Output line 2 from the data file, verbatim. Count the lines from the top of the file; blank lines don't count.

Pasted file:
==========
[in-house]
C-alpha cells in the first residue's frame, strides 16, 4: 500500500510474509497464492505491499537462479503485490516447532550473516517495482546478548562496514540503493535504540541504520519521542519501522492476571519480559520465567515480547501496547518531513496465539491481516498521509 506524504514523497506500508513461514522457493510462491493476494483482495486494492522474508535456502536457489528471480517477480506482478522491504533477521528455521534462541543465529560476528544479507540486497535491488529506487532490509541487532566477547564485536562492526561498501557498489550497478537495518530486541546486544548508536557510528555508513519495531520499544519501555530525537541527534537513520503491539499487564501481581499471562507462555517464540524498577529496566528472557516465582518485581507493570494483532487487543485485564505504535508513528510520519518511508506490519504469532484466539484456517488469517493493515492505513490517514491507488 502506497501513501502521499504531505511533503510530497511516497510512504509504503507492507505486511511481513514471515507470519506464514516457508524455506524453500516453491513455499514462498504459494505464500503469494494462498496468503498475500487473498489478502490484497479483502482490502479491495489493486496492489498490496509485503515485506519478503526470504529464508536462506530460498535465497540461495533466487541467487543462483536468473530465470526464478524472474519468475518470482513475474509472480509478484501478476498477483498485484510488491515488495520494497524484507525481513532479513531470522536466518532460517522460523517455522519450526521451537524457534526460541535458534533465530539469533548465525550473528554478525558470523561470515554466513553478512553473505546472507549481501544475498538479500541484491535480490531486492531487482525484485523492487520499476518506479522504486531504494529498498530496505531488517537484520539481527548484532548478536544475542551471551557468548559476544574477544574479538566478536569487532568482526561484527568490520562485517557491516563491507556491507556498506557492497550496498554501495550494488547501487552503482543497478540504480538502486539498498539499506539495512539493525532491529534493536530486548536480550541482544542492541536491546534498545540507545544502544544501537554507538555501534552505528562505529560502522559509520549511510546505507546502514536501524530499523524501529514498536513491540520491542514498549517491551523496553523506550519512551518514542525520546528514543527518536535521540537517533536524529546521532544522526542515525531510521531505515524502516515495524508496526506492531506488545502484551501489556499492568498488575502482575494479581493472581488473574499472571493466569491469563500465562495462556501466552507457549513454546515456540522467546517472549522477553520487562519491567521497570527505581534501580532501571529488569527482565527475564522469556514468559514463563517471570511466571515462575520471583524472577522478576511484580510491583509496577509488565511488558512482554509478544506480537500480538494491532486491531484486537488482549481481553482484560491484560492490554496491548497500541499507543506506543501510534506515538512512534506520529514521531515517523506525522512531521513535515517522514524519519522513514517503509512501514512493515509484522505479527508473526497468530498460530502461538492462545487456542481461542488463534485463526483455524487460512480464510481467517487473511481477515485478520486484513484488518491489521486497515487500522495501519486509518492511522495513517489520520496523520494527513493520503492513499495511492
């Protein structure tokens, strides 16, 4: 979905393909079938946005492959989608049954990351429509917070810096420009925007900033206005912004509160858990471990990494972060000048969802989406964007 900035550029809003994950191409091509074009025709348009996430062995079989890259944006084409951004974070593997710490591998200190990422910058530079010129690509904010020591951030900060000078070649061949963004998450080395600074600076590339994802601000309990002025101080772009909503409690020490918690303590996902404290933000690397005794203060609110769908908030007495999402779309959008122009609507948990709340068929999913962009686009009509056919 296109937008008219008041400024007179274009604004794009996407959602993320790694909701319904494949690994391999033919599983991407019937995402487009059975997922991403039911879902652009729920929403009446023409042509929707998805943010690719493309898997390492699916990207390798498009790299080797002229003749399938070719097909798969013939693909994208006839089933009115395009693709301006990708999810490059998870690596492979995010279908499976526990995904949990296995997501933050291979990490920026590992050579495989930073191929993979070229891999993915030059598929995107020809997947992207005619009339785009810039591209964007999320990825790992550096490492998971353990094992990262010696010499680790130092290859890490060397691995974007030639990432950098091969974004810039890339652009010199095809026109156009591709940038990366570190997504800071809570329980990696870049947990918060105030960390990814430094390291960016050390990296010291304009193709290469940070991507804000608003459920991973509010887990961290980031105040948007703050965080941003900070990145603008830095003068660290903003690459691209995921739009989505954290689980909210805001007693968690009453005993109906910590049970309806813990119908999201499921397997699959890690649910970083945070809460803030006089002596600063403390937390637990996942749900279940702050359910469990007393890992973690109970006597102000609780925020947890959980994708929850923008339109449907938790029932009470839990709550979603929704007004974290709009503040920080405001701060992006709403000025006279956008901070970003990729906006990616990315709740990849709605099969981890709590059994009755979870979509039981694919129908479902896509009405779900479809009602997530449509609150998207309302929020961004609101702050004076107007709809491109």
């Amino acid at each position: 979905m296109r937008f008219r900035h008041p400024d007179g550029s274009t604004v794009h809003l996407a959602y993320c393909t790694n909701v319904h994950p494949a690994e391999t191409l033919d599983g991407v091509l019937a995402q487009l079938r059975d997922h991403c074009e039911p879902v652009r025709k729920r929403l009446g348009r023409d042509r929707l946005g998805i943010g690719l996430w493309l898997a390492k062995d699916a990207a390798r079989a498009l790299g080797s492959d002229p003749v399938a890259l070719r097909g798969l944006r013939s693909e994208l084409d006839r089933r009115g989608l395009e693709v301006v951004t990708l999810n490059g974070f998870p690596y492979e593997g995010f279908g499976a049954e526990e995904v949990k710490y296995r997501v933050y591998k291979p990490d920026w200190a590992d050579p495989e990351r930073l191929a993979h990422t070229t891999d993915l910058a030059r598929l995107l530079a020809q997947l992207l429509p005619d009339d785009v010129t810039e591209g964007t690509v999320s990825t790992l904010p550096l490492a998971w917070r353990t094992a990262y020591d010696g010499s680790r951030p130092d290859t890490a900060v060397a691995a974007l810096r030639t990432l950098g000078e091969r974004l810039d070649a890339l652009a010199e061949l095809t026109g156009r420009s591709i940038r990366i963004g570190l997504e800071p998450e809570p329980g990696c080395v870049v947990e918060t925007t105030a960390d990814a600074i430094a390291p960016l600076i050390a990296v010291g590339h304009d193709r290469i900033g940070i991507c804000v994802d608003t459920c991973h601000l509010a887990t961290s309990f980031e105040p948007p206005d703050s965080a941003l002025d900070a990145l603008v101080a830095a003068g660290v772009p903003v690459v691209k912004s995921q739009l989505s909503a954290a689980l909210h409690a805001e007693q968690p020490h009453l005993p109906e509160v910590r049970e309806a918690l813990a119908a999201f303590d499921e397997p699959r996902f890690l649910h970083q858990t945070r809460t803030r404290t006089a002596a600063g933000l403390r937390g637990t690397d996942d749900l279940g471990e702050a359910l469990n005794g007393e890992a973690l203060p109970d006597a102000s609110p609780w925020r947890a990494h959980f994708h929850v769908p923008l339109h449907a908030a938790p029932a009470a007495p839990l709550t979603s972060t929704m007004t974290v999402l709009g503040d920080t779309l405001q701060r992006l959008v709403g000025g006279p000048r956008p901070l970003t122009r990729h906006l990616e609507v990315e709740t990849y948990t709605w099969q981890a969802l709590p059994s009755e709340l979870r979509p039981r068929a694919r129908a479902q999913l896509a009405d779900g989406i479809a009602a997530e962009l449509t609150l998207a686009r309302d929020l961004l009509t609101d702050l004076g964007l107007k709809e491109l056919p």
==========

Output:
C-alpha cells in the first residue's frame, strides 16, 4: 500500500510474509497464492505491499537462479503485490516447532550473516517495482546478548562496514540503493535504540541504520519521542519501522492476571519480559520465567515480547501496547518531513496465539491481516498521509 506524504514523497506500508513461514522457493510462491493476494483482495486494492522474508535456502536457489528471480517477480506482478522491504533477521528455521534462541543465529560476528544479507540486497535491488529506487532490509541487532566477547564485536562492526561498501557498489550497478537495518530486541546486544548508536557510528555508513519495531520499544519501555530525537541527534537513520503491539499487564501481581499471562507462555517464540524498577529496566528472557516465582518485581507493570494483532487487543485485564505504535508513528510520519518511508506490519504469532484466539484456517488469517493493515492505513490517514491507488 502506497501513501502521499504531505511533503510530497511516497510512504509504503507492507505486511511481513514471515507470519506464514516457508524455506524453500516453491513455499514462498504459494505464500503469494494462498496468503498475500487473498489478502490484497479483502482490502479491495489493486496492489498490496509485503515485506519478503526470504529464508536462506530460498535465497540461495533466487541467487543462483536468473530465470526464478524472474519468475518470482513475474509472480509478484501478476498477483498485484510488491515488495520494497524484507525481513532479513531470522536466518532460517522460523517455522519450526521451537524457534526460541535458534533465530539469533548465525550473528554478525558470523561470515554466513553478512553473505546472507549481501544475498538479500541484491535480490531486492531487482525484485523492487520499476518506479522504486531504494529498498530496505531488517537484520539481527548484532548478536544475542551471551557468548559476544574477544574479538566478536569487532568482526561484527568490520562485517557491516563491507556491507556498506557492497550496498554501495550494488547501487552503482543497478540504480538502486539498498539499506539495512539493525532491529534493536530486548536480550541482544542492541536491546534498545540507545544502544544501537554507538555501534552505528562505529560502522559509520549511510546505507546502514536501524530499523524501529514498536513491540520491542514498549517491551523496553523506550519512551518514542525520546528514543527518536535521540537517533536524529546521532544522526542515525531510521531505515524502516515495524508496526506492531506488545502484551501489556499492568498488575502482575494479581493472581488473574499472571493466569491469563500465562495462556501466552507457549513454546515456540522467546517472549522477553520487562519491567521497570527505581534501580532501571529488569527482565527475564522469556514468559514463563517471570511466571515462575520471583524472577522478576511484580510491583509496577509488565511488558512482554509478544506480537500480538494491532486491531484486537488482549481481553482484560491484560492490554496491548497500541499507543506506543501510534506515538512512534506520529514521531515517523506525522512531521513535515517522514524519519522513514517503509512501514512493515509484522505479527508473526497468530498460530502461538492462545487456542481461542488463534485463526483455524487460512480464510481467517487473511481477515485478520486484513484488518491489521486497515487500522495501519486509518492511522495513517489520520496523520494527513493520503492513499495511492